What comes first: education or technology?

There's an interesting proposition in the article The death of the digital native: four provocations. Provocation 4 states:

I want to get people to start from the notion that there are educational things that they want to do, or educational processes that they would like to engage with, and then - and only then - talk about the technology.
— The death of the digital native...
 The technology affects educational practice: it is not neutral. Photo from pexels.com CC0

The technology affects educational practice: it is not neutral. Photo from pexels.com CC0

I've come across this many times before. Indeed, I used to espouse it myself. These days, I no longer believe it to be true. At least, not completely true, all of the time.

It seems to me that almost every kind of technology we use in the classroom started life outside the classroom. Then someone said "Hey, I can use that in my lessons!" Think of word processors, spreadsheets, presentation software, slide projectors, videos.... The list goes on and on.

What happens is as follows:

  1. Someone introduces you to a new technology, or a piece of software you've not come across before. Like Vine, say, which allows you to make 6 second videos which automatically loop ad infinitum.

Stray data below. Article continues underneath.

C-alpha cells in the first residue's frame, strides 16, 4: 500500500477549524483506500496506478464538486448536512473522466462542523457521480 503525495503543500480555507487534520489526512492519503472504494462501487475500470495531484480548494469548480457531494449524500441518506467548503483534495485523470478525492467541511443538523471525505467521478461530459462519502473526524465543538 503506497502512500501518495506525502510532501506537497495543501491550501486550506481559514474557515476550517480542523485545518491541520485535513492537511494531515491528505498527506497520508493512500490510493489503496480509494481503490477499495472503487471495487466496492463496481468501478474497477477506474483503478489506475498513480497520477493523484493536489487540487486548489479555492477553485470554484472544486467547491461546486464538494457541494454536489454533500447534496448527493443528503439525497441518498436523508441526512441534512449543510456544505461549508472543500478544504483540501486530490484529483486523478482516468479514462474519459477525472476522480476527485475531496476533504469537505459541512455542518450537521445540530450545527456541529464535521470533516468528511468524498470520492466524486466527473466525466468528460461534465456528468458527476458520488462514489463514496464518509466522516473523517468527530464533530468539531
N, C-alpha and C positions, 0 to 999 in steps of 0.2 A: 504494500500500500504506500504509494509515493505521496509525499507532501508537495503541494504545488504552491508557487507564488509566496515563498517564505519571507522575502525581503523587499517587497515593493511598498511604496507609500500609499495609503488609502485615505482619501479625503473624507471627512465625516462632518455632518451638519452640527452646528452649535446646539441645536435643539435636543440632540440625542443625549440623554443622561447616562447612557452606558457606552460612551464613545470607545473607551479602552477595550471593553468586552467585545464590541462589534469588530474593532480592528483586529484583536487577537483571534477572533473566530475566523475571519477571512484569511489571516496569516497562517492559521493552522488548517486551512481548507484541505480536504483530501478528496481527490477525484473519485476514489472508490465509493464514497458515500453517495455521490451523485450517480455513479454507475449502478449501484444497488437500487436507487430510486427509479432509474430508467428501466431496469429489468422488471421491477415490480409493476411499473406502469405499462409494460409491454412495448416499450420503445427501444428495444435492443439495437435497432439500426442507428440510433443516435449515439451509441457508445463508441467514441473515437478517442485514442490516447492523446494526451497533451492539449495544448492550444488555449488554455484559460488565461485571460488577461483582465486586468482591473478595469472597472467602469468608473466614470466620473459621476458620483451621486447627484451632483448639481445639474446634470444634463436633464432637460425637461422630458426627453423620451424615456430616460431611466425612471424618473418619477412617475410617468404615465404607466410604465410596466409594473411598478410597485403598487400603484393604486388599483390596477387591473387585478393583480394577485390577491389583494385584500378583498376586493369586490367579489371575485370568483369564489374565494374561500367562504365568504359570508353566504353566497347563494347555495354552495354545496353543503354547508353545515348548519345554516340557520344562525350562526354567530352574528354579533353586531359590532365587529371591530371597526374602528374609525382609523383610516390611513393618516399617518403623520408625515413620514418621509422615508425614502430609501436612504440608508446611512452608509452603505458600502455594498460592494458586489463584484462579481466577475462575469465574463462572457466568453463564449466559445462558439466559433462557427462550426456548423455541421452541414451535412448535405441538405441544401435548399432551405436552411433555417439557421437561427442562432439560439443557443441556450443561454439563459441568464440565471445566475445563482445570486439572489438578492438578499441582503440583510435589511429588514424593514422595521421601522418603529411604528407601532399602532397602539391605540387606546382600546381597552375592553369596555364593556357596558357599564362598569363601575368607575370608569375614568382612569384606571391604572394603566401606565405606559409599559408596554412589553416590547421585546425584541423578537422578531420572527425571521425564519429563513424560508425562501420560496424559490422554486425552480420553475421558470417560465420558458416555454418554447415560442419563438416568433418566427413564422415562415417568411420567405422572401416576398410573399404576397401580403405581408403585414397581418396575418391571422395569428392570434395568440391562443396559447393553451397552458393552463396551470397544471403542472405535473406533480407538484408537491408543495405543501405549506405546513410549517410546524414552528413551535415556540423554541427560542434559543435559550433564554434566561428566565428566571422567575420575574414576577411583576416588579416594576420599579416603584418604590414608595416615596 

2. You say, "I know how I could use that with my kids!" Like Shelly Terrell's article 6 Second Learning with Vine: 22+ Ideas & Resources.
  3. Until #1, it is almost certainly not the case that you lost sleep because you couldn't think of a way of making 6 second looping videos.
 New technology = new ideas Photo from pexels.com CC0

New technology = new ideas Photo from pexels.com CC0

What has happened is that the existence of the technology has enabled you to reconsider some of your teaching methods. It may never have occured to you to desire 6 second videos, but once the possibility is within your grasp -- literally, because you can get Vine to work on a smartphone -- you think of a whole bunch of new ideas.

I agree that technology shouldn't be used at the expense of learning, but I think that is a different argument altogether.